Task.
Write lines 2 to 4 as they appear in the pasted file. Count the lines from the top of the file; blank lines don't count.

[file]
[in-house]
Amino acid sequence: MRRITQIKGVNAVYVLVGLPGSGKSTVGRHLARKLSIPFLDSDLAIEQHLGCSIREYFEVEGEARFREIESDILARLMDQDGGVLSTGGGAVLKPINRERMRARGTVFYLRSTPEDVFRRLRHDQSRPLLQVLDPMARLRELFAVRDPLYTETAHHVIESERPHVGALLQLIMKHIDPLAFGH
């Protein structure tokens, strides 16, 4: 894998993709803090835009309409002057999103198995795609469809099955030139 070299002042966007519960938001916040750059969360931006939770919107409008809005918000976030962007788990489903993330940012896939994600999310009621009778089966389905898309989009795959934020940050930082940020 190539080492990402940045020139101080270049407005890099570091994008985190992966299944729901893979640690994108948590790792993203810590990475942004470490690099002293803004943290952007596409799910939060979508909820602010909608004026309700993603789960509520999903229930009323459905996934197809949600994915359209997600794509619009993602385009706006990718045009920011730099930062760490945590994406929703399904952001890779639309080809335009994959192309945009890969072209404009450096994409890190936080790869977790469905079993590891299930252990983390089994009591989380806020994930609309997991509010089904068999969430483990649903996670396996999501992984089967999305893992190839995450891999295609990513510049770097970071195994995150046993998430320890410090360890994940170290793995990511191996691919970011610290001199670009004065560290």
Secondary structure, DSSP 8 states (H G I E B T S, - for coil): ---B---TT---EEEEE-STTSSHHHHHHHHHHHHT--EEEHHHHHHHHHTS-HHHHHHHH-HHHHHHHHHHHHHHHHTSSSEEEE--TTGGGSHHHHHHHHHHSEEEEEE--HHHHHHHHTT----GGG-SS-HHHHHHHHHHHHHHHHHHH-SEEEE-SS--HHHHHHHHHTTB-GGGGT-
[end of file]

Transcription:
Amino acid sequence: MRRITQIKGVNAVYVLVGLPGSGKSTVGRHLARKLSIPFLDSDLAIEQHLGCSIREYFEVEGEARFREIESDILARLMDQDGGVLSTGGGAVLKPINRERMRARGTVFYLRSTPEDVFRRLRHDQSRPLLQVLDPMARLRELFAVRDPLYTETAHHVIESERPHVGALLQLIMKHIDPLAFGH
């Protein structure tokens, strides 16, 4: 894998993709803090835009309409002057999103198995795609469809099955030139 070299002042966007519960938001916040750059969360931006939770919107409008809005918000976030962007788990489903993330940012896939994600999310009621009778089966389905898309989009795959934020940050930082940020 190539080492990402940045020139101080270049407005890099570091994008985190992966299944729901893979640690994108948590790792993203810590990475942004470490690099002293803004943290952007596409799910939060979508909820602010909608004026309700993603789960509520999903229930009323459905996934197809949600994915359209997600794509619009993602385009706006990718045009920011730099930062760490945590994406929703399904952001890779639309080809335009994959192309945009890969072209404009450096994409890190936080790869977790469905079993590891299930252990983390089994009591989380806020994930609309997991509010089904068999969430483990649903996670396996999501992984089967999305893992190839995450891999295609990513510049770097970071195994995150046993998430320890410090360890994940170290793995990511191996691919970011610290001199670009004065560290």
Secondary structure, DSSP 8 states (H G I E B T S, - for coil): ---B---TT---EEEEE-STTSSHHHHHHHHHHHHT--EEEHHHHHHHHHTS-HHHHHHHH-HHHHHHHHHHHHHHHHTSSSEEEE--TTGGGSHHHHHHHHHHSEEEEEE--HHHHHHHHTT----GGG-SS-HHHHHHHHHHHHHHHHHHH-SEEEE-SS--HHHHHHHHHTTB-GGGGT-